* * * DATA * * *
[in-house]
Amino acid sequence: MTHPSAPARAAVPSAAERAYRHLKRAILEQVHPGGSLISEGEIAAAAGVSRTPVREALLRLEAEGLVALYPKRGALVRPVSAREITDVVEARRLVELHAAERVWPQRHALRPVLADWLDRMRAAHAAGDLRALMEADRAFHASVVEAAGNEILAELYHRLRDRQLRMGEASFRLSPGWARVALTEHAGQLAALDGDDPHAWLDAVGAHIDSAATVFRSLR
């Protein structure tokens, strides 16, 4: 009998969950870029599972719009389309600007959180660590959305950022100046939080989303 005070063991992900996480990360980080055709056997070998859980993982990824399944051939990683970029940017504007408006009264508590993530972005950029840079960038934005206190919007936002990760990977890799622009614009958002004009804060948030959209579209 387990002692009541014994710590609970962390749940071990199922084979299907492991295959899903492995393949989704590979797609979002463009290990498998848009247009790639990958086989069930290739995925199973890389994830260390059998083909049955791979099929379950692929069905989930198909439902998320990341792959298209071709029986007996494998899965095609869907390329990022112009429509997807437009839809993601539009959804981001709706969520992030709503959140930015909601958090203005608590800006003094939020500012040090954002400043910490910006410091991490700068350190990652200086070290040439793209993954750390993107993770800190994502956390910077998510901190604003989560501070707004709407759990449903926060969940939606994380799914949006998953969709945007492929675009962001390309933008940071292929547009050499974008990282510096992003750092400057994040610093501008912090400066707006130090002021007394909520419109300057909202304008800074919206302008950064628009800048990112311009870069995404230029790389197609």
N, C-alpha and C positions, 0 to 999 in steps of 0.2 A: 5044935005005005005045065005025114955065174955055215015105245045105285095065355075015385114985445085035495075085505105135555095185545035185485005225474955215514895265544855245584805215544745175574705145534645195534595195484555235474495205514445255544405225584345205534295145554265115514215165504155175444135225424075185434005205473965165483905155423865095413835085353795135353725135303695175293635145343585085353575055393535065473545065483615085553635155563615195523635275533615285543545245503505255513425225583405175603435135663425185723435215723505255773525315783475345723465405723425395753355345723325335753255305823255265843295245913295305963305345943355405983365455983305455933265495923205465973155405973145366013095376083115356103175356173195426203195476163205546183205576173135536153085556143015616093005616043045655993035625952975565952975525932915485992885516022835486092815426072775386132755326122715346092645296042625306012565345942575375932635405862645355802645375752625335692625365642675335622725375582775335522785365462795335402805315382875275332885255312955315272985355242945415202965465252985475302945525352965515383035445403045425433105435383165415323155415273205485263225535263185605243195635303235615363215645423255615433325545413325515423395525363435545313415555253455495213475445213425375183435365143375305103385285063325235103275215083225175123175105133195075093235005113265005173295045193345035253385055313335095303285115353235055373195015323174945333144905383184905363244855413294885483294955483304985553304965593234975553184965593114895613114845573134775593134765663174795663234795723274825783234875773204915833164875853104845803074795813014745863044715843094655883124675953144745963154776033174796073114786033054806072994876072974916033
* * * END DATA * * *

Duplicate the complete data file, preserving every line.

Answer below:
[in-house]
Amino acid sequence: MTHPSAPARAAVPSAAERAYRHLKRAILEQVHPGGSLISEGEIAAAAGVSRTPVREALLRLEAEGLVALYPKRGALVRPVSAREITDVVEARRLVELHAAERVWPQRHALRPVLADWLDRMRAAHAAGDLRALMEADRAFHASVVEAAGNEILAELYHRLRDRQLRMGEASFRLSPGWARVALTEHAGQLAALDGDDPHAWLDAVGAHIDSAATVFRSLR
């Protein structure tokens, strides 16, 4: 009998969950870029599972719009389309600007959180660590959305950022100046939080989303 005070063991992900996480990360980080055709056997070998859980993982990824399944051939990683970029940017504007408006009264508590993530972005950029840079960038934005206190919007936002990760990977890799622009614009958002004009804060948030959209579209 387990002692009541014994710590609970962390749940071990199922084979299907492991295959899903492995393949989704590979797609979002463009290990498998848009247009790639990958086989069930290739995925199973890389994830260390059998083909049955791979099929379950692929069905989930198909439902998320990341792959298209071709029986007996494998899965095609869907390329990022112009429509997807437009839809993601539009959804981001709706969520992030709503959140930015909601958090203005608590800006003094939020500012040090954002400043910490910006410091991490700068350190990652200086070290040439793209993954750390993107993770800190994502956390910077998510901190604003989560501070707004709407759990449903926060969940939606994380799914949006998953969709945007492929675009962001390309933008940071292929547009050499974008990282510096992003750092400057994040610093501008912090400066707006130090002021007394909520419109300057909202304008800074919206302008950064628009800048990112311009870069995404230029790389197609």
N, C-alpha and C positions, 0 to 999 in steps of 0.2 A: 5044935005005005005045065005025114955065174955055215015105245045105285095065355075015385114985445085035495075085505105135555095185545035185485005225474955215514895265544855245584805215544745175574705145534645195534595195484555235474495205514445255544405225584345205534295145554265115514215165504155175444135225424075185434005205473965165483905155423865095413835085353795135353725135303695175293635145343585085353575055393535065473545065483615085553635155563615195523635275533615285543545245503505255513425225583405175603435135663425185723435215723505255773525315783475345723465405723425395753355345723325335753255305823255265843295245913295305963305345943355405983365455983305455933265495923205465973155405973145366013095376083115356103175356173195426203195476163205546183205576173135536153085556143015616093005616043045655993035625952975565952975525932915485992885516022835486092815426072775386132755326122715346092645296042625306012565345942575375932635405862645355802645375752625335692625365642675335622725375582775335522785365462795335402805315382875275332885255312955315272985355242945415202965465252985475302945525352965515383035445403045425433105435383165415323155415273205485263225535263185605243195635303235615363215645423255615433325545413325515423395525363435545313415555253455495213475445213425375183435365143375305103385285063325235103275215083225175123175105133195075093235005113265005173295045193345035253385055313335095303285115353235055373195015323174945333144905383184905363244855413294885483294955483304985553304965593234975553184965593114895613114845573134775593134765663174795663234795723274825783234875773204915833164875853104845803074795813014745863044715843094655883124675953144745963154776033174796073114786033054806072994876072974916033